Until recently, Slovakia was the Central European nation with the least interest in China. However, Slovakia now is the only country in the region to have a specific “China strategy” – and it might also receive some major Chinese investments soon.
Central Europe: China Enthusiasm With No Clear Strategy
Compared to Slovakia, its three partners in the so-called Visegrad Group (V4) have been much more active in developing relations with China. Poland established a strategic partnership with China in 2011 and is often regarded as the leader of the 16 Central and Eastern European (CEE) countries in their relations with China through the so-called 16+1 platform. Hungary competes for that title and argues that it started its “eastern opening” much earlier, in the early 2000s. Hungary is also home to the largest amount of Chinese FDI and Chinese diaspora population in the region.
The Czech Republic, for its part, has a much more turbulent history when it comes to its approach to China. Before 2012, the country was regarded as perhaps the strongest critic of China in all of Europe. Yet since then, a political reshuffling has caused a nearly perfect U-turn in its diplomatic relations with China and some Czech leaders are now trying to steal for themselves the position of China’s “bridge” or “gateway” to Europe.
As for Slovakia, it attracted some international attention just recently when its president met with the Dalai Lama, which obviously resulted in harsh criticism from China. The country’s prime minister was one of the very few heads of government missing at the 16+1 summit in Suzhou in 2016 and Slovakia also did not send any high-level delegation to the Belt and Road summit in Beijing in 2017. Slovakia did not even have an ambassador in Beijing for about a year in 2016. All in all, the country has been somewhat passive in terms of its China policies.
In 2017, however, there seem to be changes taking place in Slovakia’s approach to China. In April, the country’s government approved a 37-page long “Strategy for the Development of Economic Relations with China 2017-2020.” An even longer “action plan” for this strategy is currently under negotiation and soon to be approved. In short, the documents suggest that Slovakia needs to utilize (while still strengthening) its relatively good political relations with China for economic purposes. The documents then move on to mention various measures to achieve this goal, including increasing the number of diplomatic personnel in China, opening “Slovak houses” in various parts of China to attract Chinese investors and tourists, attempting to prepare schemes how to use Chinese funds to build infrastructure at home, and many others.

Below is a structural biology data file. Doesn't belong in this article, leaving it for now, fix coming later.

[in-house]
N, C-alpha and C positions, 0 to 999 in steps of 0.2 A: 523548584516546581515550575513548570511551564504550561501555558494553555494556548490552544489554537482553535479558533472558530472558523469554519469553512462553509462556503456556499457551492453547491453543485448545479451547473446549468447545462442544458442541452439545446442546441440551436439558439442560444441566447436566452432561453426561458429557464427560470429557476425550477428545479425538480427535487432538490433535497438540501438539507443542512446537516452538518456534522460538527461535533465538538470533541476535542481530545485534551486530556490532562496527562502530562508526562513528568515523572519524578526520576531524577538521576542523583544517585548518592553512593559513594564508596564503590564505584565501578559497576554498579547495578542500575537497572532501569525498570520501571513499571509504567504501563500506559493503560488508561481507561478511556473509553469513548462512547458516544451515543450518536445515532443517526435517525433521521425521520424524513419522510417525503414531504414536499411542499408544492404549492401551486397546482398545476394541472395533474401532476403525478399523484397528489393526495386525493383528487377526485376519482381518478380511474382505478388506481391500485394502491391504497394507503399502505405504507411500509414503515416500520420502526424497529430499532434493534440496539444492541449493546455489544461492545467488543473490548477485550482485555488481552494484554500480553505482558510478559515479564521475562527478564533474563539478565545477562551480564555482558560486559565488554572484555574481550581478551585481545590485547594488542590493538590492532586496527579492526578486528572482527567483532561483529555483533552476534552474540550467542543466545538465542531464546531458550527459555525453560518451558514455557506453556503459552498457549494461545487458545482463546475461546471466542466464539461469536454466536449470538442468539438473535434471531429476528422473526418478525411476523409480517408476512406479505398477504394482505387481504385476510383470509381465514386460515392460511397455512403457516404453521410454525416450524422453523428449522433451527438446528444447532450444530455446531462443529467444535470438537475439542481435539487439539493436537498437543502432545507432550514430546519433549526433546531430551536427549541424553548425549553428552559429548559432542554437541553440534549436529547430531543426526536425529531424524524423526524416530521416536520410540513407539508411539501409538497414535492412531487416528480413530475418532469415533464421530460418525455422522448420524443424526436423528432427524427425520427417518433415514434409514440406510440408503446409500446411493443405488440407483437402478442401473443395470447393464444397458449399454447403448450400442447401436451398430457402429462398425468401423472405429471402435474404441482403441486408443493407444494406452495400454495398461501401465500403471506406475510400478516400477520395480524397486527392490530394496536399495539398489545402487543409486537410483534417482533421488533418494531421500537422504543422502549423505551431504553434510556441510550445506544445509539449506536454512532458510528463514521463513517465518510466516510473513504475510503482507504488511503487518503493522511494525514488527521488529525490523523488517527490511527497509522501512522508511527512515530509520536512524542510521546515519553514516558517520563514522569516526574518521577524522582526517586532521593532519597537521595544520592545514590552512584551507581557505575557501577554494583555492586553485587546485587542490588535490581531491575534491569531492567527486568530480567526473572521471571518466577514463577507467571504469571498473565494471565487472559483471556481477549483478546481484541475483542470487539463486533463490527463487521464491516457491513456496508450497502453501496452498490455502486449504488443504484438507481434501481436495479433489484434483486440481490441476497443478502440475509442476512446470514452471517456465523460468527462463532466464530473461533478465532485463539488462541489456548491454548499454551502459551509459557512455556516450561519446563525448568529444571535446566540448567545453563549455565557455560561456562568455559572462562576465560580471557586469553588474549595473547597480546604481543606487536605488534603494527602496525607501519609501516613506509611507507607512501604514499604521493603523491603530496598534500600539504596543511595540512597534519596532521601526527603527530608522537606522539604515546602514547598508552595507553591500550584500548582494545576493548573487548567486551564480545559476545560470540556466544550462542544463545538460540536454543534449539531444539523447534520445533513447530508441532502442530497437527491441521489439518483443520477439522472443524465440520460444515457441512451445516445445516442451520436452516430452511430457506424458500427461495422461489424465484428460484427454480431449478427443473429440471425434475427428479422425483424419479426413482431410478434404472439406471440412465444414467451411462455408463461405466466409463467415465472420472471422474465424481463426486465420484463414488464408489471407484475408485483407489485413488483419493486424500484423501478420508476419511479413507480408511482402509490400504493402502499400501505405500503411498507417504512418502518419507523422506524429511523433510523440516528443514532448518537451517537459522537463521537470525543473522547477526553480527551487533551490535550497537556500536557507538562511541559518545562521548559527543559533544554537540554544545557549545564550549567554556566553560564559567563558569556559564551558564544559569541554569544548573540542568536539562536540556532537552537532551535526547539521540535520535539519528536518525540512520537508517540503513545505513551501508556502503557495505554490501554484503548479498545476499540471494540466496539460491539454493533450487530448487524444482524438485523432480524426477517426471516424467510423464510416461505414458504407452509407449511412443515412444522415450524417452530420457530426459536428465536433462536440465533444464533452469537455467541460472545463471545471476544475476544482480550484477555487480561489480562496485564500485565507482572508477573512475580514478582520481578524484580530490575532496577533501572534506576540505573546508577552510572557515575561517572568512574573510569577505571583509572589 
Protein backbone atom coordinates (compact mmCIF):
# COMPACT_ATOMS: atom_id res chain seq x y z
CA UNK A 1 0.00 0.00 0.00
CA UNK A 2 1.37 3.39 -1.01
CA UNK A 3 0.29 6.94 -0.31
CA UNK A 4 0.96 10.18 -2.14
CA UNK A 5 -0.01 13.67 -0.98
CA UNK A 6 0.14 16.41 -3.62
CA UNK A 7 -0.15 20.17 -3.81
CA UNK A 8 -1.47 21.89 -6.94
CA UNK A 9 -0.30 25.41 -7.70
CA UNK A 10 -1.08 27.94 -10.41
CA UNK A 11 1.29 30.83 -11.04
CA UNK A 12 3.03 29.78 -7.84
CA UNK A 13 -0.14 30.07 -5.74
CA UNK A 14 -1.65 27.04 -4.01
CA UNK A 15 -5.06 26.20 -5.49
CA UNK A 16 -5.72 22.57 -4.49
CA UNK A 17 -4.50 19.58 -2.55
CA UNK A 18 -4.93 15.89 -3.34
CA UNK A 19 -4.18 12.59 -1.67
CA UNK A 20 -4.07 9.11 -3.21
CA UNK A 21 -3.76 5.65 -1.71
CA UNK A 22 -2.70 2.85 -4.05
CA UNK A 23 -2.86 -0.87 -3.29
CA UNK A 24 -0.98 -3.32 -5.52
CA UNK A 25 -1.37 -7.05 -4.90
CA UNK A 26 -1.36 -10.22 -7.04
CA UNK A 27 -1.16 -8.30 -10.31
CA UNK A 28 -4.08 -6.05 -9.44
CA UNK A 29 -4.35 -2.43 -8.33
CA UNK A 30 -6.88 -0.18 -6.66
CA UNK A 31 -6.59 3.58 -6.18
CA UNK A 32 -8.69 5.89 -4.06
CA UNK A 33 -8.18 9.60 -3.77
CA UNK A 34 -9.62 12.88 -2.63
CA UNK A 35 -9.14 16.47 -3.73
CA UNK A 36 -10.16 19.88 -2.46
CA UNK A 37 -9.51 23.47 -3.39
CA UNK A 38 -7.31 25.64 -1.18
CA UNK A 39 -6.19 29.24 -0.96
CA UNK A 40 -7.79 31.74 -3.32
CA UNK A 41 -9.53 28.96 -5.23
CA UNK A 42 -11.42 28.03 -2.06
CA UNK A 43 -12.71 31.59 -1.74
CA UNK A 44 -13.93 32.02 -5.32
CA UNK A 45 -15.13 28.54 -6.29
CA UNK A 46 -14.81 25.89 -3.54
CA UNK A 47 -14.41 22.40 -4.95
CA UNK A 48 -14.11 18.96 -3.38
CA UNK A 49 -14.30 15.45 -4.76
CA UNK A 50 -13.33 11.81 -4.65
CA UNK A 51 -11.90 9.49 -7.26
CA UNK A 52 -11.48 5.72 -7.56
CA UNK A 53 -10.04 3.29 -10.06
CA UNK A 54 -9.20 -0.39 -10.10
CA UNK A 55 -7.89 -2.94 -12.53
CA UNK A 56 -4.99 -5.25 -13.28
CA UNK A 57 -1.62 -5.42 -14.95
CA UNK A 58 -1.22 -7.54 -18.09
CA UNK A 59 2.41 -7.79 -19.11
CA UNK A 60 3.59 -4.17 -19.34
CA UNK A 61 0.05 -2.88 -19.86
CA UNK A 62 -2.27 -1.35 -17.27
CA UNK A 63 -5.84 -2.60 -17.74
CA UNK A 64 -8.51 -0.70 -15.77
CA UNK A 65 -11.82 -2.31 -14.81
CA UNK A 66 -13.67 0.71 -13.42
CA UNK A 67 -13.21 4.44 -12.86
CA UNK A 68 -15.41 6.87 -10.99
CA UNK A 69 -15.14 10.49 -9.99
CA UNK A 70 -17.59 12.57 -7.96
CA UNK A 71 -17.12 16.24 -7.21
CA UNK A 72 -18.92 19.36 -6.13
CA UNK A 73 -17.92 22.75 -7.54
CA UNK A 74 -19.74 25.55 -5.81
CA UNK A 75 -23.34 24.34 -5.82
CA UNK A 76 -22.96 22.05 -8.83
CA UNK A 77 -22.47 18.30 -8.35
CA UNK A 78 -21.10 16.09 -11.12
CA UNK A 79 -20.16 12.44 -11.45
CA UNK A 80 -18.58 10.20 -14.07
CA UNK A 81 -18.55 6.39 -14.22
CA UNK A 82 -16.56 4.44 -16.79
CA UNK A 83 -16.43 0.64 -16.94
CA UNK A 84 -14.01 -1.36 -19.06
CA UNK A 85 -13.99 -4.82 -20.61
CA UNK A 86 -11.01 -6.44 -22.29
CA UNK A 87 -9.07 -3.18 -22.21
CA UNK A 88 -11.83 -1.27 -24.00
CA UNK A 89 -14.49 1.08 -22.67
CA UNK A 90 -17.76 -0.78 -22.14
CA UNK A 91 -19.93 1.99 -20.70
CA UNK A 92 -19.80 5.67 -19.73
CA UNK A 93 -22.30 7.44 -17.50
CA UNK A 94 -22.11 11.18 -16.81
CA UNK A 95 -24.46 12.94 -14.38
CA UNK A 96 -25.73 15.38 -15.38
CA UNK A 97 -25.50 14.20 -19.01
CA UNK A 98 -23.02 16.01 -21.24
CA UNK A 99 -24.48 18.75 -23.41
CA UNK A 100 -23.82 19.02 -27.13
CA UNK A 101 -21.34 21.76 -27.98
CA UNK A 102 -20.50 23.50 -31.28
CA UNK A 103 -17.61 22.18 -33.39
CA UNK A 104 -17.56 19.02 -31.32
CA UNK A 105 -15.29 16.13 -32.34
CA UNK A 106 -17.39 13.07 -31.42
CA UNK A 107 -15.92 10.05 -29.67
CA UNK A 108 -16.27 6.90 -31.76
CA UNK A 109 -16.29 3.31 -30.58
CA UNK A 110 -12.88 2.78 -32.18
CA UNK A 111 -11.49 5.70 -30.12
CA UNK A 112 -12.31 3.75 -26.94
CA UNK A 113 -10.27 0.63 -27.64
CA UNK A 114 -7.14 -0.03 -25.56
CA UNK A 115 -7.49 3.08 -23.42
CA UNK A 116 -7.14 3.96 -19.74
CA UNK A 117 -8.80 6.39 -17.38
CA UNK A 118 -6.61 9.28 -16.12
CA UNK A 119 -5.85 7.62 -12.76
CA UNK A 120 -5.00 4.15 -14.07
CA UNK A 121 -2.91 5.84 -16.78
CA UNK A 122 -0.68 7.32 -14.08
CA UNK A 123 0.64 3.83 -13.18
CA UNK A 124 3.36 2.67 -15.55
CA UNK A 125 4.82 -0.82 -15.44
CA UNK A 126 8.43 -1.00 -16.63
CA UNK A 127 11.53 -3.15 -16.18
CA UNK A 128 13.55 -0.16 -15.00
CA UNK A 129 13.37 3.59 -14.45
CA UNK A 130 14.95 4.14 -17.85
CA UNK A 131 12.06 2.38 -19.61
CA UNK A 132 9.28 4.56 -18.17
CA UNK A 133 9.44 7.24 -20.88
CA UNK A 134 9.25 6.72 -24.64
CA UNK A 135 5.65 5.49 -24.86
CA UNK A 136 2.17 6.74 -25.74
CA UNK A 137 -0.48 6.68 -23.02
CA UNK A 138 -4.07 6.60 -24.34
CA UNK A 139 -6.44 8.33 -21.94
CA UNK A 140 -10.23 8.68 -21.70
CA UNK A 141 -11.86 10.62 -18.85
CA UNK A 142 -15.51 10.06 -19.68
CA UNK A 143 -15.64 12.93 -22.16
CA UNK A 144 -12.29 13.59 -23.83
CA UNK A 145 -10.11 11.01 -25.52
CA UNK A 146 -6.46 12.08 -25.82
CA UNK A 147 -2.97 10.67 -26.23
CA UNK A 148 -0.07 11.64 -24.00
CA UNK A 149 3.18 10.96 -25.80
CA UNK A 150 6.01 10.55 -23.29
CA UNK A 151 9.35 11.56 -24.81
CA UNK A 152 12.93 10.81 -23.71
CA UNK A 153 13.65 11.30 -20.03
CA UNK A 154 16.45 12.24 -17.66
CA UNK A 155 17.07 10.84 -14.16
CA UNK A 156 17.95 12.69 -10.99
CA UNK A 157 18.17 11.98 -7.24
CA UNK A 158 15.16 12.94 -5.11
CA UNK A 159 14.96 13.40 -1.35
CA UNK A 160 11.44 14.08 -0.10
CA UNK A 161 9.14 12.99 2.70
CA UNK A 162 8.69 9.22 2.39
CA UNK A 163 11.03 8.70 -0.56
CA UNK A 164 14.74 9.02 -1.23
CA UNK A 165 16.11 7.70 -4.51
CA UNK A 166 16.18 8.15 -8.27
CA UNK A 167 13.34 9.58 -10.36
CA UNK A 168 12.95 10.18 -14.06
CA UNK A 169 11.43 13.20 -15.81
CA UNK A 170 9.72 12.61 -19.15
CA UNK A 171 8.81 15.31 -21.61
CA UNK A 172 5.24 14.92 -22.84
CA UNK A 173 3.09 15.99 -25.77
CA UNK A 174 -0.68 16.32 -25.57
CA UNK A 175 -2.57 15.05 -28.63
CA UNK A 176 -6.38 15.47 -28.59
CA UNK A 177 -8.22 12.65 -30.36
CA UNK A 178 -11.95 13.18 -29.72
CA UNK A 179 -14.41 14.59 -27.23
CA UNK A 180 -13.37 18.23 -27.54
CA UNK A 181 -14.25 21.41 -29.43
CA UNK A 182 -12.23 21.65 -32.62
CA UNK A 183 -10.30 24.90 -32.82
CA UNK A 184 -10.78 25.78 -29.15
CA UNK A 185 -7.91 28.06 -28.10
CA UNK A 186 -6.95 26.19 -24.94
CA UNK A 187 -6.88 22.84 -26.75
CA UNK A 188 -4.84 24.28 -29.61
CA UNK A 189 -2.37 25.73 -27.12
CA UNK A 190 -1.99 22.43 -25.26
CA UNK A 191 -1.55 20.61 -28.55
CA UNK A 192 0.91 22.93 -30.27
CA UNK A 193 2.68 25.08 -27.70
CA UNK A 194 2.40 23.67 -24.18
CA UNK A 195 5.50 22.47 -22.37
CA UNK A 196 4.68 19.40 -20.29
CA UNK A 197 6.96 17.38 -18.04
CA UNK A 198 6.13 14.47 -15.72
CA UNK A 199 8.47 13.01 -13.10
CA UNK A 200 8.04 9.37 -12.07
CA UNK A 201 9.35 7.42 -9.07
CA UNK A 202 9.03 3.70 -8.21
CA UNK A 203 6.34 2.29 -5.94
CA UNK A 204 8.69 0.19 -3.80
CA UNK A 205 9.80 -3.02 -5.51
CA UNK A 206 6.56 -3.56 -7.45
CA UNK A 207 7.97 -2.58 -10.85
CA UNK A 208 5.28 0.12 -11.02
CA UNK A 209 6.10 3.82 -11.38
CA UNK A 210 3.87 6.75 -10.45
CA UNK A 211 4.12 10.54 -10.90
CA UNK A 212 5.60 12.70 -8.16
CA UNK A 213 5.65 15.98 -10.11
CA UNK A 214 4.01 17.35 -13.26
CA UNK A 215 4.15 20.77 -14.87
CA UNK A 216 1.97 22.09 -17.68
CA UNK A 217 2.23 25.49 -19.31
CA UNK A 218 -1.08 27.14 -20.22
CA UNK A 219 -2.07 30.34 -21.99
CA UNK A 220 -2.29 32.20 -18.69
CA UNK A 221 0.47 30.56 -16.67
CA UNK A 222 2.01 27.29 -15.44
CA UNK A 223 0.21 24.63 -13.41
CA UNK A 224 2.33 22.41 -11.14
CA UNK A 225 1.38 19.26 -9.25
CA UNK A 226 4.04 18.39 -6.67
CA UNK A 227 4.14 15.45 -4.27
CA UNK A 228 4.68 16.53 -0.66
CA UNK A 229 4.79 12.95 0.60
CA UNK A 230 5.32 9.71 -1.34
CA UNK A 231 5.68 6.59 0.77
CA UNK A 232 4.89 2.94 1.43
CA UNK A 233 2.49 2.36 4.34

The content of the documents is not revolutionary, but the mere fact that the country decided to approve such a specific strategy makes it unique in the region. While Poland, Hungary, and the Czech Republic are highly active in developing relations with China, they do not have comparable strategic documents.
Surging Chinese Investments
At the same time, Slovakia might soon receive some significant Chinese investments. So far, the country has not attracted any considerable deals and it ranks far below its neighbors when it comes to the overall amount of Chinese FDI. Yet, a few projects under negotiation may change the regional picture entirely. China’s Hesteel Group – the world’s second-largest steel producer – is allegedly near acquiring one of the major companies in Slovakia, the U.S. Steel-owned factory in Kosice. The deal is expected to materialise in April 2018, when the agreement between the Slovak government and U.S. Steel expires and the American company will be free to sell its assets without the threat of a financial fee.